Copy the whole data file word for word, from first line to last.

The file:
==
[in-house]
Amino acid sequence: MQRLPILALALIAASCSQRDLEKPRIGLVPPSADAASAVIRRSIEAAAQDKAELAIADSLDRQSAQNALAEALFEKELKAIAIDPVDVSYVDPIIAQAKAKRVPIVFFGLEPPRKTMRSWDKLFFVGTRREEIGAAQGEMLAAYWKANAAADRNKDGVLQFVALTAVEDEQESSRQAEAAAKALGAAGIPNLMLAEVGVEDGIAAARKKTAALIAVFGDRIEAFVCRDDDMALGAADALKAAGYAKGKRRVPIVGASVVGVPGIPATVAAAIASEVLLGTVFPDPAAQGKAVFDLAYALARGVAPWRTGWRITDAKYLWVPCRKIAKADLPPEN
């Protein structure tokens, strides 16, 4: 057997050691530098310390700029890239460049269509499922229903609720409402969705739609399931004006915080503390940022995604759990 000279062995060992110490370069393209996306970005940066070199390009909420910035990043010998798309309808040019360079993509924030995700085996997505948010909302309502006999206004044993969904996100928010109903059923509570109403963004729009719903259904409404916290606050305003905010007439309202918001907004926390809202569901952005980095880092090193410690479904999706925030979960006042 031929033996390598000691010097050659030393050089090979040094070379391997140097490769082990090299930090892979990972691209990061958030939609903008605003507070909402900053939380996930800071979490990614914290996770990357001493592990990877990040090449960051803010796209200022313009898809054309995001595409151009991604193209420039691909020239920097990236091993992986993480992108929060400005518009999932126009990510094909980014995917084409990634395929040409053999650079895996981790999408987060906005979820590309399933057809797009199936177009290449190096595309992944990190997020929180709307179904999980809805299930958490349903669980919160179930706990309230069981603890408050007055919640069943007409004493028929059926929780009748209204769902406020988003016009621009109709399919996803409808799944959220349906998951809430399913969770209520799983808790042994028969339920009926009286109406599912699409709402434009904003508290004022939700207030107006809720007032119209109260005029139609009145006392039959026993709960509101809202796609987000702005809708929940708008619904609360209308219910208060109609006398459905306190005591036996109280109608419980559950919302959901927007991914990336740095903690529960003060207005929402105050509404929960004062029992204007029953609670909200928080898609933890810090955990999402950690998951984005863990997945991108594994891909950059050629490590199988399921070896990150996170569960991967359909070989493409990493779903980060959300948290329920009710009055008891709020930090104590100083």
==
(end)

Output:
[in-house]
Amino acid sequence: MQRLPILALALIAASCSQRDLEKPRIGLVPPSADAASAVIRRSIEAAAQDKAELAIADSLDRQSAQNALAEALFEKELKAIAIDPVDVSYVDPIIAQAKAKRVPIVFFGLEPPRKTMRSWDKLFFVGTRREEIGAAQGEMLAAYWKANAAADRNKDGVLQFVALTAVEDEQESSRQAEAAAKALGAAGIPNLMLAEVGVEDGIAAARKKTAALIAVFGDRIEAFVCRDDDMALGAADALKAAGYAKGKRRVPIVGASVVGVPGIPATVAAAIASEVLLGTVFPDPAAQGKAVFDLAYALARGVAPWRTGWRITDAKYLWVPCRKIAKADLPPEN
């Protein structure tokens, strides 16, 4: 057997050691530098310390700029890239460049269509499922229903609720409402969705739609399931004006915080503390940022995604759990 000279062995060992110490370069393209996306970005940066070199390009909420910035990043010998798309309808040019360079993509924030995700085996997505948010909302309502006999206004044993969904996100928010109903059923509570109403963004729009719903259904409404916290606050305003905010007439309202918001907004926390809202569901952005980095880092090193410690479904999706925030979960006042 031929033996390598000691010097050659030393050089090979040094070379391997140097490769082990090299930090892979990972691209990061958030939609903008605003507070909402900053939380996930800071979490990614914290996770990357001493592990990877990040090449960051803010796209200022313009898809054309995001595409151009991604193209420039691909020239920097990236091993992986993480992108929060400005518009999932126009990510094909980014995917084409990634395929040409053999650079895996981790999408987060906005979820590309399933057809797009199936177009290449190096595309992944990190997020929180709307179904999980809805299930958490349903669980919160179930706990309230069981603890408050007055919640069943007409004493028929059926929780009748209204769902406020988003016009621009109709399919996803409808799944959220349906998951809430399913969770209520799983808790042994028969339920009926009286109406599912699409709402434009904003508290004022939700207030107006809720007032119209109260005029139609009145006392039959026993709960509101809202796609987000702005809708929940708008619904609360209308219910208060109609006398459905306190005591036996109280109608419980559950919302959901927007991914990336740095903690529960003060207005929402105050509404929960004062029992204007029953609670909200928080898609933890810090955990999402950690998951984005863990997945991108594994891909950059050629490590199988399921070896990150996170569960991967359909070989493409990493779903980060959300948290329920009710009055008891709020930090104590100083």